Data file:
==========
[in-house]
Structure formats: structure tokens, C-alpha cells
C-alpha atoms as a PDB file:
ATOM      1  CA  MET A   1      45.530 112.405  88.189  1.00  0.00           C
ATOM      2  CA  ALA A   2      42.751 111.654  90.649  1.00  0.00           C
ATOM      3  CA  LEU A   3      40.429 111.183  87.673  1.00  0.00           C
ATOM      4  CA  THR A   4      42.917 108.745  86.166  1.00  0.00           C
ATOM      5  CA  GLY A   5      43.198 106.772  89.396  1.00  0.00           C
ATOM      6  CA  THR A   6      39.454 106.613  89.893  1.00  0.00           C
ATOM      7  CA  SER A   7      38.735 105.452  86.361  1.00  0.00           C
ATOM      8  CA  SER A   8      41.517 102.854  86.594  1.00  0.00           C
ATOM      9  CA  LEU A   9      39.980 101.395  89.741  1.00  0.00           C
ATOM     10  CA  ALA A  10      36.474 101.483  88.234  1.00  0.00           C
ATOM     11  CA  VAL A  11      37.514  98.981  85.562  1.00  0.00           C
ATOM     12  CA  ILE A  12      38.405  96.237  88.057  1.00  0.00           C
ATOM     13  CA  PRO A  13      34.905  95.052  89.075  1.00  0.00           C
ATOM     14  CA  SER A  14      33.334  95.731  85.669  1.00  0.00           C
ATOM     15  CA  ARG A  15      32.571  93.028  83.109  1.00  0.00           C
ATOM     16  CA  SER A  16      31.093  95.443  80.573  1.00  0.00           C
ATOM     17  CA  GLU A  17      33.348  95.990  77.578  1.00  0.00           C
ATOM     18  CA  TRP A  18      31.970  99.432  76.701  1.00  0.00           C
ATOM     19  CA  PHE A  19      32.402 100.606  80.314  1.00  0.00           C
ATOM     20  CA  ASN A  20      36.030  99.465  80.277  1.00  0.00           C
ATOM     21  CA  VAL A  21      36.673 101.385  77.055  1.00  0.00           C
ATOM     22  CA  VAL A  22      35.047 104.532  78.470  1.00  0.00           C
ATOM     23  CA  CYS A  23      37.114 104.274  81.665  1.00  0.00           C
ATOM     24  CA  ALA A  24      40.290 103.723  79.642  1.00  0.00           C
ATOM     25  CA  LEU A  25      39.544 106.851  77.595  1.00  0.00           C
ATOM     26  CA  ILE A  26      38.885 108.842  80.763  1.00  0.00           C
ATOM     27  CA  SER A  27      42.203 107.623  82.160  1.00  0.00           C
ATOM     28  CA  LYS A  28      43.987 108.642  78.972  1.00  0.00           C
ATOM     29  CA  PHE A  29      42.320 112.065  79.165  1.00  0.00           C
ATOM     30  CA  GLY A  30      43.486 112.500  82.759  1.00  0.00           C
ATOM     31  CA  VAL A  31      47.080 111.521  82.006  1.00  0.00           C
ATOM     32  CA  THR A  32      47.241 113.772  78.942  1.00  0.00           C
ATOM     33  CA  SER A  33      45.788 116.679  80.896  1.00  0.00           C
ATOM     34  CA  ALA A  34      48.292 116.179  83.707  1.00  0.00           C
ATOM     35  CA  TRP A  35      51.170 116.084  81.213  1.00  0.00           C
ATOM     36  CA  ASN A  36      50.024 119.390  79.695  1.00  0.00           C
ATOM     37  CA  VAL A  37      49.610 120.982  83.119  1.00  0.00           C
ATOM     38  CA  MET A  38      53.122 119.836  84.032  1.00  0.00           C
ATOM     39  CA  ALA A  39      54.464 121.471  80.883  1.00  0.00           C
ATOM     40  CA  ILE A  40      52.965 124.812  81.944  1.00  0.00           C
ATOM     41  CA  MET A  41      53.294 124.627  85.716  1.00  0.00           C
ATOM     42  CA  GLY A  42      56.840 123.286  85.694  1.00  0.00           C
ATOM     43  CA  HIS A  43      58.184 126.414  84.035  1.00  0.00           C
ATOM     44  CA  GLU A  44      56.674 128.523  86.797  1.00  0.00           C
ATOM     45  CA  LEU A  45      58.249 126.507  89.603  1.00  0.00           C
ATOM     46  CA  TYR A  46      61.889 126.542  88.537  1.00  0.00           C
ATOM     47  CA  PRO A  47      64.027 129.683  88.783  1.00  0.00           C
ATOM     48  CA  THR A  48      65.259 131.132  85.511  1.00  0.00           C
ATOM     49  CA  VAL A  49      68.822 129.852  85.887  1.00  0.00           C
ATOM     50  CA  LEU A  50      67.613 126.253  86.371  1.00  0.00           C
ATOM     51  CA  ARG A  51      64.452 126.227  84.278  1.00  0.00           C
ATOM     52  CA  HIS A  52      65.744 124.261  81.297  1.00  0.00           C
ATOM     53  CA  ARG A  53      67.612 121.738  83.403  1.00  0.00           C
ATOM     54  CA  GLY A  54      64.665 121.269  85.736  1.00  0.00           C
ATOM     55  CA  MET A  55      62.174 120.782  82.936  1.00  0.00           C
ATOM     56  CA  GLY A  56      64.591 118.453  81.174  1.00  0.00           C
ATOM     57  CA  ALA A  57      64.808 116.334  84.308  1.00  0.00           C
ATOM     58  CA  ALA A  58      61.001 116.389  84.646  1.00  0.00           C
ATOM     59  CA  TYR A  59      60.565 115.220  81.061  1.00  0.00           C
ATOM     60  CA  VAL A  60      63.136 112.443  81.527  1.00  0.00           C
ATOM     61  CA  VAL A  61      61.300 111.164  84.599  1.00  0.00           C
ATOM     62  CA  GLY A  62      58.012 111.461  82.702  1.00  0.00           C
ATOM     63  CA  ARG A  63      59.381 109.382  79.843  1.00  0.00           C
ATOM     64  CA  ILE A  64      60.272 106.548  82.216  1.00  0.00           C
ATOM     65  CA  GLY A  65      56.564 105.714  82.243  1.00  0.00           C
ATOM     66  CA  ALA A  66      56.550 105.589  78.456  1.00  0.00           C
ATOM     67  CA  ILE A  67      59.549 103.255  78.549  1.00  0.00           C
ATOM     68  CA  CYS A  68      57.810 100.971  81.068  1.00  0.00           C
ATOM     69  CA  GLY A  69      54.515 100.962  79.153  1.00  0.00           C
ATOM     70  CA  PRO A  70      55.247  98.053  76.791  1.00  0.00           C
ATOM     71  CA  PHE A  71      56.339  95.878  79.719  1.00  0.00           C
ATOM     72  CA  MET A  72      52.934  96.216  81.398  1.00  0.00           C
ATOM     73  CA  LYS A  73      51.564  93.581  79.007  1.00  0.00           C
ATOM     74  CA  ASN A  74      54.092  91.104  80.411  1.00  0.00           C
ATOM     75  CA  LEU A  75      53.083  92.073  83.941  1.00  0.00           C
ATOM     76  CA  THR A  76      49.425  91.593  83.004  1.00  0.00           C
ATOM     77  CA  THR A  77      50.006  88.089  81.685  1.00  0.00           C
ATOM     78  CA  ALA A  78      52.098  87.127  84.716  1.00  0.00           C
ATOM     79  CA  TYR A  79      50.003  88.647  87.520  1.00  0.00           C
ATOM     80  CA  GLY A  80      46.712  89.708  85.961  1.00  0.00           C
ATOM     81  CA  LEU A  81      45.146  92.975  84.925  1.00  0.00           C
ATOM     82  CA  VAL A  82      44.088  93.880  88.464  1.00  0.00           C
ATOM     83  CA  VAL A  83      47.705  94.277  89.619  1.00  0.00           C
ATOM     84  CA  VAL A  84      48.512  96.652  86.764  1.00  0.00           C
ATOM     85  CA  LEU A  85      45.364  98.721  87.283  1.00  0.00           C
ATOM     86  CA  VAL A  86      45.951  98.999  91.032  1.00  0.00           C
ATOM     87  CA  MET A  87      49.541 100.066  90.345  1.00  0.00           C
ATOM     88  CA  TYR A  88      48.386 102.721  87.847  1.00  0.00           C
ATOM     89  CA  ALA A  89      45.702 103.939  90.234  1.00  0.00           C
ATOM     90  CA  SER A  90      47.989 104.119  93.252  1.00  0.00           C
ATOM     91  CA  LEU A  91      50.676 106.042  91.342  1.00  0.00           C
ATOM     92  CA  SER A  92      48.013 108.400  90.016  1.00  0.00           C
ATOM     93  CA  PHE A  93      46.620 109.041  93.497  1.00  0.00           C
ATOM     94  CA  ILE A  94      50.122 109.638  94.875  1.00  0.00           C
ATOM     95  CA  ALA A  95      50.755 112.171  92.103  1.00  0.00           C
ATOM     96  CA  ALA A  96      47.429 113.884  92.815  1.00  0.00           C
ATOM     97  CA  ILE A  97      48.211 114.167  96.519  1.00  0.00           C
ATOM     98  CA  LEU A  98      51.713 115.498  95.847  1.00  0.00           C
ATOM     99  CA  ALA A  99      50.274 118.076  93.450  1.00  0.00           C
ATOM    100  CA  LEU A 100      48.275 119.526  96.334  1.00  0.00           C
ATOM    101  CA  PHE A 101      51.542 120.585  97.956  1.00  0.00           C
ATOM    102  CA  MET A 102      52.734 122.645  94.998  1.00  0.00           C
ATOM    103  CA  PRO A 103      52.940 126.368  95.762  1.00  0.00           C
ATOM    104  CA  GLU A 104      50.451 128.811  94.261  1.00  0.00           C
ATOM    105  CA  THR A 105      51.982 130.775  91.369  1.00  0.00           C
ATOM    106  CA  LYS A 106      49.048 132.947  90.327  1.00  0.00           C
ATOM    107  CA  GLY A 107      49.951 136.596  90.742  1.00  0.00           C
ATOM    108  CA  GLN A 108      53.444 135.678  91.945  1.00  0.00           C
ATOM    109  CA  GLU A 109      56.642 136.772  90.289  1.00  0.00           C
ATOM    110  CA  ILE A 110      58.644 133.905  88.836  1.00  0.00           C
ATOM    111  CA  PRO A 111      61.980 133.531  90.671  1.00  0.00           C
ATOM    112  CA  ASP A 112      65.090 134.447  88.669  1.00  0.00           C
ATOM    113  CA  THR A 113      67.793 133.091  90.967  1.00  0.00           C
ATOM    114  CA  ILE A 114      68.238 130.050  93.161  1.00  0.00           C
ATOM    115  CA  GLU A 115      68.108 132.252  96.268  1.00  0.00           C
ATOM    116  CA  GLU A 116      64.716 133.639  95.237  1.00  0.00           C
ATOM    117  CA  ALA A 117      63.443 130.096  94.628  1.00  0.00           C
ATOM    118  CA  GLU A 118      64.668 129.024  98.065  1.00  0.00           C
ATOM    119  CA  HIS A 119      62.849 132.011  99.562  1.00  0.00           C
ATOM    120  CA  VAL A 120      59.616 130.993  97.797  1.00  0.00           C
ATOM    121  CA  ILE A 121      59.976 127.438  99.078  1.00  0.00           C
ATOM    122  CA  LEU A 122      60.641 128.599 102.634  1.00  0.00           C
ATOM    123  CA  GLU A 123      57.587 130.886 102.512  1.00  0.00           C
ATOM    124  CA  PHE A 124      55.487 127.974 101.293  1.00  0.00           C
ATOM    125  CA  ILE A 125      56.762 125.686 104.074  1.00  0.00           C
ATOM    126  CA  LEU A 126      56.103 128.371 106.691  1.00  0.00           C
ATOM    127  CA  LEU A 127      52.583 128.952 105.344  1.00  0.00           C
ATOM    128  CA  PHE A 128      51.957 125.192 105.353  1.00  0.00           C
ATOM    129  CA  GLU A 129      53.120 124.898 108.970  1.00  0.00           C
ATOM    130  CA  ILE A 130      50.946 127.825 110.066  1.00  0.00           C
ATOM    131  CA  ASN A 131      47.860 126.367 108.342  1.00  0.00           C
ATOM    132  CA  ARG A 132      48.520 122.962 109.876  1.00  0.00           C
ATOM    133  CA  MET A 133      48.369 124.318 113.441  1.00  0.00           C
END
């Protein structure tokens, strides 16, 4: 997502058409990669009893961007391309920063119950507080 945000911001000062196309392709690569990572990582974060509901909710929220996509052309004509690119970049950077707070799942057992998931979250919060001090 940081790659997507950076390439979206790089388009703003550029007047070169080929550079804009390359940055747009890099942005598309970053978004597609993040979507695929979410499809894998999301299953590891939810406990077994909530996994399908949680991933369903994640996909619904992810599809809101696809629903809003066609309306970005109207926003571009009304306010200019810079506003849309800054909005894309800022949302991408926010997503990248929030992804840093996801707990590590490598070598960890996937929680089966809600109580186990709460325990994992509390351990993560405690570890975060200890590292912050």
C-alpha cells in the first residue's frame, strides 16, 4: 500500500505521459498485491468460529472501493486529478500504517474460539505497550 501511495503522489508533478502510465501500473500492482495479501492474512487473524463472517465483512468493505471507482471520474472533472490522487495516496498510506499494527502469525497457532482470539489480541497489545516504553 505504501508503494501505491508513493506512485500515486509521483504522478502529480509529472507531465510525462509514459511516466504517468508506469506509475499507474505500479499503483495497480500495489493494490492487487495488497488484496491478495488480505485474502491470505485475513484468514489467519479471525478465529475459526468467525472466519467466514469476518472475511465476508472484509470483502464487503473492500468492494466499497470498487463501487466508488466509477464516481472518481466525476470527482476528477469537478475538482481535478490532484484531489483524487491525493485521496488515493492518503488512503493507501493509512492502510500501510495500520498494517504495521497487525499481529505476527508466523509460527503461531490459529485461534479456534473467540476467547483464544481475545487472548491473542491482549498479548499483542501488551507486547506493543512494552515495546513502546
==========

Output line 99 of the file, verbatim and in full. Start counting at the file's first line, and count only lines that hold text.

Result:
ATOM     96  CA  ALA A  96      47.429 113.884  92.815  1.00  0.00           C